Korean Herald
Korean Herald
“In these stories, Lee makes keen and engrossing observations on Korea’s hierarchical work culture, office politics, and the contemporary Korean family life.”

The Nation
The Nation (Thailand)
“Korean-American author Krys Lee paints an extraordinary portrait of the trials of immigrants in her debut collection of short stories.”

Korea Times
Korea Times
“The book, released last year, has earned praise here and abroad for Lee, who was born in Korea but raised abroad. It deserves another look as a meditation on the price of Korea’s development.”

The Seattle Star
The Seattle Star
“Almost every story in Krys Lee’s collection Drifting House pulls you in, and begins to work with you as patiently as a novel. A bit of deft characterization here, a subtle pull at your sympathies there, and twenty pages pass quickly by.”

The Washington Independent Review of Books
The Washington Independent Review of Books
Drifting House . . . lays bare [the] wounds of Korea and draws the reader into this fractured world. . . . Krys Lee does not work on a small canvas, and her vision and imagination startle and shock.”

Star Tribune
Star Tribune
“Lee...is already a precise stylist and an unflinching observer of the unfortunate lot of her compatriots...Lee’s psychological acuity is empathetic under its unsentimental portraiture.”

The National
The National
“This fine young writer is more likely to break a reader’s heart.”

Pittsburgh Post Gazette
Pittsburgh Post-Gazette
“Krys Lee’s debut collection of short fiction is a ‘keen observation’ of a multifaceted society.”

Publishers Weekly
Publishers Weekly, November 24, 2011
(starred review) “In this sublime debut collection spanning both Koreas and America, protagonists locked in by oppressive social forces struggle to break free in original ways, each unexpected denouement a minor miracle (“The Goose Father”) or a perfect tragedy (“Drifting House”)...The limpid, naturalistic prose and the flawless internal logic of these stories are reminiscent of the best of Katherine Anne Porter and Carson McCullers.”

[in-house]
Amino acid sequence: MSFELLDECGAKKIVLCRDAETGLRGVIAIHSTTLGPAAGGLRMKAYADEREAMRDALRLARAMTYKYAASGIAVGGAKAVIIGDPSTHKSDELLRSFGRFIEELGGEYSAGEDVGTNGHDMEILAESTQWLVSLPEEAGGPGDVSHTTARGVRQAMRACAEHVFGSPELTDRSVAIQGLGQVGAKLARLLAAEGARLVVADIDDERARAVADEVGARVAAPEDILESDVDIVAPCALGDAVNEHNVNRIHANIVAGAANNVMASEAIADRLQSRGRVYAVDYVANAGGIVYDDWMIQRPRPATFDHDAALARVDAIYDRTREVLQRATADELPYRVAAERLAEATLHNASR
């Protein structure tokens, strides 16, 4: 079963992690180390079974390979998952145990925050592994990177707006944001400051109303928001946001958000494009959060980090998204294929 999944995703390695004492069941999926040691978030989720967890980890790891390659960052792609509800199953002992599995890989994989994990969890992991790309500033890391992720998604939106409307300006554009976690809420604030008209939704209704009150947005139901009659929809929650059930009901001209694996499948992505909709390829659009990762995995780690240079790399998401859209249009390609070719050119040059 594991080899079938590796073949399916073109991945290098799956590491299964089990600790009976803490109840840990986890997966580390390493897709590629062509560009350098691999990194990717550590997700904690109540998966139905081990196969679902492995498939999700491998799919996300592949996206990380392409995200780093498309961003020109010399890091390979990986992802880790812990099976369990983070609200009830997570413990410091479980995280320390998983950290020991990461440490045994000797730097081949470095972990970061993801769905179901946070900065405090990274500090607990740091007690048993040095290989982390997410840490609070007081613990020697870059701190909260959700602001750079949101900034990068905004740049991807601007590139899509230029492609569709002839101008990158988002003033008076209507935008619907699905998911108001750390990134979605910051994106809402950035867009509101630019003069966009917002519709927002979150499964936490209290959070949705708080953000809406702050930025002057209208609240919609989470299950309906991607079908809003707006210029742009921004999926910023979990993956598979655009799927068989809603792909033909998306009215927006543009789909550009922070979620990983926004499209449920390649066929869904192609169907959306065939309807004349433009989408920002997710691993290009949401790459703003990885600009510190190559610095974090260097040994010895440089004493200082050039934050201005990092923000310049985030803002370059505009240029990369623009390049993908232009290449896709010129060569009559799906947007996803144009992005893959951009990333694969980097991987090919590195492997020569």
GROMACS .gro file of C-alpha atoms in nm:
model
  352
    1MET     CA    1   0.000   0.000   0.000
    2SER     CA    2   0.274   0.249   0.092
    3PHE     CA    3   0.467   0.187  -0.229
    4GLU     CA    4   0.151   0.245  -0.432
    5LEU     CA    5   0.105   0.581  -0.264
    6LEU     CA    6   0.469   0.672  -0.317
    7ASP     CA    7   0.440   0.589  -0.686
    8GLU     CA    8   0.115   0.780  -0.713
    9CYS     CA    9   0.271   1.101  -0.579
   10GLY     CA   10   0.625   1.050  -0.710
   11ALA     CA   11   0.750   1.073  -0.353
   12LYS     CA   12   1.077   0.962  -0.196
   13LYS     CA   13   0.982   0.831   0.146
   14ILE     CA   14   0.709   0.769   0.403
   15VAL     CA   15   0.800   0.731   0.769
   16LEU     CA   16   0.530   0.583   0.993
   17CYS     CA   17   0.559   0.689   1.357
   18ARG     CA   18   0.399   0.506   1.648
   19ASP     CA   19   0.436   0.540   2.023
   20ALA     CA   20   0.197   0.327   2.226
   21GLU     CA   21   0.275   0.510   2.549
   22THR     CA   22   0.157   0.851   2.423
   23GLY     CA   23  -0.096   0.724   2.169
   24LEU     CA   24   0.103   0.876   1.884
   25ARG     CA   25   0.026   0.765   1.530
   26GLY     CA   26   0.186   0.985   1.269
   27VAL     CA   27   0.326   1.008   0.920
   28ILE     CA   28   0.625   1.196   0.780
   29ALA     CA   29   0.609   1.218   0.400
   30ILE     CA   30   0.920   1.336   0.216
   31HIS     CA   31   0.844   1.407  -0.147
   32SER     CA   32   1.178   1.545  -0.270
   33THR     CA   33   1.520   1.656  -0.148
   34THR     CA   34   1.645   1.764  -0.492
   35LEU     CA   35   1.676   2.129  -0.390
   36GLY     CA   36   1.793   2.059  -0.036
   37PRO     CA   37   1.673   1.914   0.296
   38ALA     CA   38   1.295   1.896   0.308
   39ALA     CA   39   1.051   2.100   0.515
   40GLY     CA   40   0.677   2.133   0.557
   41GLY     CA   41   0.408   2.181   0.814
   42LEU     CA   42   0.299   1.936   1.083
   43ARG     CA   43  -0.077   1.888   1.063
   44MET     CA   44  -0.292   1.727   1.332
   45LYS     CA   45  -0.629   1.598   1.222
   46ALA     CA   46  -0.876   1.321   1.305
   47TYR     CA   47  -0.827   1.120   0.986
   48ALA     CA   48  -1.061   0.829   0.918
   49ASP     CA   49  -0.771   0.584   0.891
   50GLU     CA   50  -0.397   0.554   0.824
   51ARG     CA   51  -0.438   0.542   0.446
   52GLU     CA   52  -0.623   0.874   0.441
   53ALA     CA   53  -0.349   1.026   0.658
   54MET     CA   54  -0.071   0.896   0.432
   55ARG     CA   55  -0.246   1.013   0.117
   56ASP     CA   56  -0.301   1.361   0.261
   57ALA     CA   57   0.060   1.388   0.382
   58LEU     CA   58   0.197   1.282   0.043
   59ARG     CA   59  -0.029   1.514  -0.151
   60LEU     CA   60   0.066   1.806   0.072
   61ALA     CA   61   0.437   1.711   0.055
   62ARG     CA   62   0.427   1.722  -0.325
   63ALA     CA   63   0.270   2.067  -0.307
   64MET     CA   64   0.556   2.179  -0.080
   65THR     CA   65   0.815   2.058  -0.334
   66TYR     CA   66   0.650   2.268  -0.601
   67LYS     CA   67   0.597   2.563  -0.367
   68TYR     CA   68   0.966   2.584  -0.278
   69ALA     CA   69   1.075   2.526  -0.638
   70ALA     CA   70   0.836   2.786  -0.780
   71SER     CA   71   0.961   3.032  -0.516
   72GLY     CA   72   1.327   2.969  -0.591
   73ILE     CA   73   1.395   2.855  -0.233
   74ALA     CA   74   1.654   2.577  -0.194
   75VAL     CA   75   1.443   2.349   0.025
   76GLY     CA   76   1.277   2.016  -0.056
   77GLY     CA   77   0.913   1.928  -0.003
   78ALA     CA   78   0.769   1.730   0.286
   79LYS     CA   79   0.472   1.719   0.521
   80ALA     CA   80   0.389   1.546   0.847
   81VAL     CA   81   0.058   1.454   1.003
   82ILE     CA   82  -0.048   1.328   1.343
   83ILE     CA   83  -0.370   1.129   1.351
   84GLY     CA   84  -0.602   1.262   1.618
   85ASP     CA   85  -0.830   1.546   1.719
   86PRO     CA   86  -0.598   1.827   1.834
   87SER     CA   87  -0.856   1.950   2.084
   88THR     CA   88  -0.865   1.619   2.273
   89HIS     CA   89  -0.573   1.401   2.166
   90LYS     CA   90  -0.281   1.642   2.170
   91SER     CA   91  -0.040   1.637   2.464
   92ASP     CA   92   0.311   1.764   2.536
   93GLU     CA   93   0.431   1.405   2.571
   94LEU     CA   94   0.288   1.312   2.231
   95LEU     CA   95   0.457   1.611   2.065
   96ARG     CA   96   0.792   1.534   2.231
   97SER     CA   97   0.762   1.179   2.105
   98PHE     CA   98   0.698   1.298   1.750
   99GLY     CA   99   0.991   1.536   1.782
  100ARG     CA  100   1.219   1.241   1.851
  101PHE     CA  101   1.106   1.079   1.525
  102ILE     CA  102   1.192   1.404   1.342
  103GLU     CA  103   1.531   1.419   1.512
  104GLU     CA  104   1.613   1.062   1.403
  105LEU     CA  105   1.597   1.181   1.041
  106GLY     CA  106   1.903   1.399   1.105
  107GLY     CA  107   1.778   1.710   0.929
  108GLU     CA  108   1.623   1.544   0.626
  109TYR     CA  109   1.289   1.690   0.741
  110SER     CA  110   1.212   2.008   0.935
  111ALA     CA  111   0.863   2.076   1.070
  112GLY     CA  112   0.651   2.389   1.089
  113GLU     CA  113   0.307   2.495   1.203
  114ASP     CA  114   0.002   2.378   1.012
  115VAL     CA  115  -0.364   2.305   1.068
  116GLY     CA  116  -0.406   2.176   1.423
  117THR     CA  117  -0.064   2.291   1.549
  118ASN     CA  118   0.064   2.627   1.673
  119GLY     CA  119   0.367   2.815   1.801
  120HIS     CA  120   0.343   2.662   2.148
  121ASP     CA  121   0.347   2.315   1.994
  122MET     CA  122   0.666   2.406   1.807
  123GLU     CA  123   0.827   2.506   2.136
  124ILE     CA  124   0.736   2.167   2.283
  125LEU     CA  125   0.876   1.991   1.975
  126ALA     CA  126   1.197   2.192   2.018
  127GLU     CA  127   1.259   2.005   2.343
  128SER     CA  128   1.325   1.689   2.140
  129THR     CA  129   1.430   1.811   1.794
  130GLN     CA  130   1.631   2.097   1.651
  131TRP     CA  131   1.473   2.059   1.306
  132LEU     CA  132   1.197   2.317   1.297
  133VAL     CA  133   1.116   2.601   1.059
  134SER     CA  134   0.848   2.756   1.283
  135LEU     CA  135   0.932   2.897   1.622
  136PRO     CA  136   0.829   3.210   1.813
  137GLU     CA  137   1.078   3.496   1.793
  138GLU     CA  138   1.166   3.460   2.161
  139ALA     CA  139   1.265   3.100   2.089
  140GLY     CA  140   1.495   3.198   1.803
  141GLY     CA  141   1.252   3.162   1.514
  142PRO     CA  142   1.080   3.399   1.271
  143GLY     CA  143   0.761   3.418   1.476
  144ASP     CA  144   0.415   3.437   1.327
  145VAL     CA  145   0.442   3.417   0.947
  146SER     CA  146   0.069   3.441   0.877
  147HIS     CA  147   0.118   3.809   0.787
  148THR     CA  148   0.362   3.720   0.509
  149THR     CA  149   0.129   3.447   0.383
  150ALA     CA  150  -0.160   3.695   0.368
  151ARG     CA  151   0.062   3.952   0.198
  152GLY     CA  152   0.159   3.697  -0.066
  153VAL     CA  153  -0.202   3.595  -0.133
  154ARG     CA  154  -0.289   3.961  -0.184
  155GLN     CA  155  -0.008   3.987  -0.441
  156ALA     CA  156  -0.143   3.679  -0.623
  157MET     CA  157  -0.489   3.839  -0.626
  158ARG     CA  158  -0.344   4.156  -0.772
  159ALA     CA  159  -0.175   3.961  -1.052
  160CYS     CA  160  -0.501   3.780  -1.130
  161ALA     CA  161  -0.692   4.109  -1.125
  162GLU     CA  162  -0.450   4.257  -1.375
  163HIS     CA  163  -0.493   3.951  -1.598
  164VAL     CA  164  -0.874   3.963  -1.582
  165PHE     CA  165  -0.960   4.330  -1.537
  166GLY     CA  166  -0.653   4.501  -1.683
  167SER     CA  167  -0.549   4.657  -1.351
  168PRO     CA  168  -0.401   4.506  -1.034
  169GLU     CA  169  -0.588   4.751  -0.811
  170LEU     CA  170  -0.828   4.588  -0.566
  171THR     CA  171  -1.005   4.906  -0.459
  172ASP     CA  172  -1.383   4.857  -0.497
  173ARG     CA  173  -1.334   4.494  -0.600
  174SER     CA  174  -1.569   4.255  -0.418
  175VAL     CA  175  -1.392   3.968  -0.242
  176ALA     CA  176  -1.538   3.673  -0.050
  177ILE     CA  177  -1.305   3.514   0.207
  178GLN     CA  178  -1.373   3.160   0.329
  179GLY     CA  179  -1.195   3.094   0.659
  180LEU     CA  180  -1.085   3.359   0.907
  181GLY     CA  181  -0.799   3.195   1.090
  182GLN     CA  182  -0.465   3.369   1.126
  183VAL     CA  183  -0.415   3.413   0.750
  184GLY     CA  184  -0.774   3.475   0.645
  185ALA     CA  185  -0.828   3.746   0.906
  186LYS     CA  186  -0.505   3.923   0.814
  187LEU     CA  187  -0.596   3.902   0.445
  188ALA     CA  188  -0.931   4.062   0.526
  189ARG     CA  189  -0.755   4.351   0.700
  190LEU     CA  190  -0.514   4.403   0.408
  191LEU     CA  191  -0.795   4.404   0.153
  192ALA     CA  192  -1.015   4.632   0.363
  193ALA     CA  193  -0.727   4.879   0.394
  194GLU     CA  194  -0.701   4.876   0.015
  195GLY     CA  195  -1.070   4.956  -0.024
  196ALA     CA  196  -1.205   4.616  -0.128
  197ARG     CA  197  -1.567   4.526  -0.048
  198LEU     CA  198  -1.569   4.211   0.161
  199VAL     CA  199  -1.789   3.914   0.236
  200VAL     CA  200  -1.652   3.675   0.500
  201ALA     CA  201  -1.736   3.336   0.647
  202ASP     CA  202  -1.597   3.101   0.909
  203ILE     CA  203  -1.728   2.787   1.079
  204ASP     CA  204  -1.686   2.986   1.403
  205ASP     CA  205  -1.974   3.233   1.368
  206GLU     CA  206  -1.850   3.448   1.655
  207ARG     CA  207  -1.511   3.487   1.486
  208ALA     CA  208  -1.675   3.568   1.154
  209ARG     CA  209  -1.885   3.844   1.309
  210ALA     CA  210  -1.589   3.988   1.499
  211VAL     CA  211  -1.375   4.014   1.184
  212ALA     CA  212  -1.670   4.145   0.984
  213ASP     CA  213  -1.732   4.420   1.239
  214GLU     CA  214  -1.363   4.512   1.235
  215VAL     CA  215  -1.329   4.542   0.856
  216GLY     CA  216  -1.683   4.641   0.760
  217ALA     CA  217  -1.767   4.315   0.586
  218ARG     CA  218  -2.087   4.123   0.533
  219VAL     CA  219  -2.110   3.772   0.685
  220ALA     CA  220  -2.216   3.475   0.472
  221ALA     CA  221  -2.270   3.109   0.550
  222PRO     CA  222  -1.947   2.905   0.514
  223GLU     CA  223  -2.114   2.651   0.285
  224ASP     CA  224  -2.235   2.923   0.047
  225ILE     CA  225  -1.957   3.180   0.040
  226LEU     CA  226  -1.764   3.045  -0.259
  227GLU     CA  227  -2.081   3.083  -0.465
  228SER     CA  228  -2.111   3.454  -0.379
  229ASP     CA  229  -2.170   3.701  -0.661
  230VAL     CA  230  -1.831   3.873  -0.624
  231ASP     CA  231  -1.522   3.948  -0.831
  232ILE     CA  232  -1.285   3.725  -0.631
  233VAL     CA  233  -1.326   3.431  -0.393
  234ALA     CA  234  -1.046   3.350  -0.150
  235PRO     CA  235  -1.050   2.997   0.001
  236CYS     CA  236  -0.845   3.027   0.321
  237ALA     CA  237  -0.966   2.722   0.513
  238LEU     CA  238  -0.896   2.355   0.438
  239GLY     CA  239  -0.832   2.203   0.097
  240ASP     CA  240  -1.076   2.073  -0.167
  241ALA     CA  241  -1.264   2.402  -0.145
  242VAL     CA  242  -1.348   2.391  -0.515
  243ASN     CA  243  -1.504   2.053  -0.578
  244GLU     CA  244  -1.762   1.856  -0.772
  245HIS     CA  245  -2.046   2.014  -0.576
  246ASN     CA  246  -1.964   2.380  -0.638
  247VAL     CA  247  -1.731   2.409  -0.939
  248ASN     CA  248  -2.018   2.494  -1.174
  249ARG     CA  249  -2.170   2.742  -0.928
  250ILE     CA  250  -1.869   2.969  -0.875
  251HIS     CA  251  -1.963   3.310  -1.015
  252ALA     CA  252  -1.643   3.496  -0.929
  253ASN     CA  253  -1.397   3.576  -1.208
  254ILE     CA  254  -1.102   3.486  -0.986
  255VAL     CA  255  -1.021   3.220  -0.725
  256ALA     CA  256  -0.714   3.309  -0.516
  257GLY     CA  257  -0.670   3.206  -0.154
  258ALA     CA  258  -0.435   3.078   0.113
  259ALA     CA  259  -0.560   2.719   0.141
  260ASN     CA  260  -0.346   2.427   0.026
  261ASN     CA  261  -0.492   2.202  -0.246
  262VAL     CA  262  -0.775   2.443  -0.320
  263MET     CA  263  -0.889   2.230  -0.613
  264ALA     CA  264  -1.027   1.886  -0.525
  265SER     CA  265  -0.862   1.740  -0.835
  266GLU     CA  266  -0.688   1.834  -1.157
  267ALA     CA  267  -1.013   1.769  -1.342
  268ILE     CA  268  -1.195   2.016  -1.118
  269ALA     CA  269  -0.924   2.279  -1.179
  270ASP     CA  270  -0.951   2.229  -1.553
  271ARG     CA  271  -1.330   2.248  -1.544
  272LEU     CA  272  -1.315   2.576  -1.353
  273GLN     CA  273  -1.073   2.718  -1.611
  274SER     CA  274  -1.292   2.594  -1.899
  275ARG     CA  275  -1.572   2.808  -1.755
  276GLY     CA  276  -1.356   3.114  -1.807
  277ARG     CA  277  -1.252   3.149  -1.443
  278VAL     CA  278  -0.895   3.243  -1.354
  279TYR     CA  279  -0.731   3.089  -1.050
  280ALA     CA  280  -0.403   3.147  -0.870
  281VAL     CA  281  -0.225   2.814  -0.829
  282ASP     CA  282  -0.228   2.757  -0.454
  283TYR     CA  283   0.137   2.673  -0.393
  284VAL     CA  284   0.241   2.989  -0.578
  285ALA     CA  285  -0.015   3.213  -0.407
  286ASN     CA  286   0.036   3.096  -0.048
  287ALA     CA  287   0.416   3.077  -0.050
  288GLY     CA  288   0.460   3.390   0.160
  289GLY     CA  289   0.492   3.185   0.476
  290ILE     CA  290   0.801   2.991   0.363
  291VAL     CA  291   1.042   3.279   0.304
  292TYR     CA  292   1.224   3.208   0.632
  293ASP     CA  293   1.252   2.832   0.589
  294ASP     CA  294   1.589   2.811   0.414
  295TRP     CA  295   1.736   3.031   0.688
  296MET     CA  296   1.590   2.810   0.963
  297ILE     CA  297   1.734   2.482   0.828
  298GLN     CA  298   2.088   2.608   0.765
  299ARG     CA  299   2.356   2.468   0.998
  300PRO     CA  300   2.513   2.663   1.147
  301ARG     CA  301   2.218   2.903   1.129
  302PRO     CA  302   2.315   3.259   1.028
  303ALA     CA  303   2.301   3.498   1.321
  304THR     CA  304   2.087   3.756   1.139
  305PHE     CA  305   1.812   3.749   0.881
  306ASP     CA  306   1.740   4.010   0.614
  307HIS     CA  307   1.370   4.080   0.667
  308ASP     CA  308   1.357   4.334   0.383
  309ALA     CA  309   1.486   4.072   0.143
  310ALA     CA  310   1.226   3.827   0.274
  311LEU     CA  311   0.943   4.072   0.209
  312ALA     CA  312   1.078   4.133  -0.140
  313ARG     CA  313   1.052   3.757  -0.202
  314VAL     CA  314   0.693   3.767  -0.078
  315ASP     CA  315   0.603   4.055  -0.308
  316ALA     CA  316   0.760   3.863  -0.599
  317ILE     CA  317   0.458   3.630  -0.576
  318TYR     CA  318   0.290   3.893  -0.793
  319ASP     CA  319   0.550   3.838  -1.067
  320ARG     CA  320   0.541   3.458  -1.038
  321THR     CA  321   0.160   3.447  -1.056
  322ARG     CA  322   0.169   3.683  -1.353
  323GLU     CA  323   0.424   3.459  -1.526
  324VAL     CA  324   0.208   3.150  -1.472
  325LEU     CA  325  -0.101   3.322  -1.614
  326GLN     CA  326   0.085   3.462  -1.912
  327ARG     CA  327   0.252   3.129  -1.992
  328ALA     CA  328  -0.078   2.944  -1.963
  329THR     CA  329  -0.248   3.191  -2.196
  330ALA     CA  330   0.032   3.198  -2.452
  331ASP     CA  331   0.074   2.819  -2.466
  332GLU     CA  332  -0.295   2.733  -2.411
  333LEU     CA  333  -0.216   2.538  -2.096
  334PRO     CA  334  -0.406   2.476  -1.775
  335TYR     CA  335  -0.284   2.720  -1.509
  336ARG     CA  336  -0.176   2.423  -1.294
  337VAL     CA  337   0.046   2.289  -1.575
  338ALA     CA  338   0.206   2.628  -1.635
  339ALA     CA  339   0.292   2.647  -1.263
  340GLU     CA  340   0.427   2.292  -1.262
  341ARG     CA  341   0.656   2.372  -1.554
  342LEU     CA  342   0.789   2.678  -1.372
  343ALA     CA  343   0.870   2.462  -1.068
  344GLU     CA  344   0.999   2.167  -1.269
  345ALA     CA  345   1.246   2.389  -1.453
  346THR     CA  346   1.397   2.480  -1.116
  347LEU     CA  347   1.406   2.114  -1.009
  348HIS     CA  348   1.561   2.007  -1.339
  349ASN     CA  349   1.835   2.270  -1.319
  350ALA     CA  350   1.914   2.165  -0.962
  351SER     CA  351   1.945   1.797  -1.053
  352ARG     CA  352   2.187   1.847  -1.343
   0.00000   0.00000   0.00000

Kirkus Review
Kirkus Reviews, December 15, 2011
(starred review) “Affecting stories...Lee writes with a clarity and simplicity of style that discloses deep and conflicting emotions about cultural identity.”

Library Journal
Library Journal, November 1, 2011
(starred review) “Like Daniyal Mueenuddin, a National Book Award and Pulitzer Prize finalist for his debut collection, In Other Rooms, Other Wonders, Lee, too, enters the literary world fully formed. Readers in search of exquisite short fiction beyond their comfort zone—groupies of Jhumpa Lahiri (Unaccustomed Earth) and Yoko Tawada (Where Europe Begins)—will thrill to discover Lee’s work.”

BookBrowse
BookBrowse
“A shimmering, variegated collection. . . . Masterful. . . . Lee reminds readers . . . that hardship is worth paying attention to, not just for the empathy it draws forth, or for the strength found in characters who manage to come out on the other side, but for its ability to connect people across time and cultures.”

“What wonderful and haunting worlds Krys Lee illuminates—a goose for a goose father, a sympathetic wife made bold by her husband’s infidelity—all facets of a Korea and a Korean America made new by this exciting writer’s entrancing vision.”

—Janice Y. K. Lee, author of New York Times bestselling The Piano Teacher


“Sometimes, with luck, passion, and great skill, fiction accomplishes things nothing else can, things of magical and abiding significance. Krys Lee’s debut story collection is such a book. Drifting House is important for its heartbreaking depiction of the often horrifying plight of North and South Korean immigrants struggling to find dignity and self-definition in their new lives. It introduces us to a subject as old as human struggle itself, and a powerful new writer of highly lyrical gifts.”

—Philip Schultz, Pulitzer Prize–winning author of Failure

“Krys Lee’s fascinating stories take place in gaps in the world, the surreal places that are in fact reality for her Korean characters, both at home and abroad. In those interstices there is horror and humor; there is sometimes haunting sadness, and there is on occasion grace.”

—Jane Hamilton, New York Times bestselling author of A Map of the World and The Book of Ruth


“Krys Lee has written a book of unforgettable stories, each one building on the other to create a complex, moving portrait of contemporary Korea and its diaspora. She guides us surely through the fallout of war, immigration, and financial crisis, always alert to the possibility of tenderness, transcendence, and even humor along the way. Lee is a writer who really understands loneliness, but her voice is so appealing, and her perceptions so wise, that we feel all the less lonely for knowing her characters and experiencing their lives.”

—Sarah Shun–lien Bynum, National Book Award finalist and author of Ms. Hempel Chronicles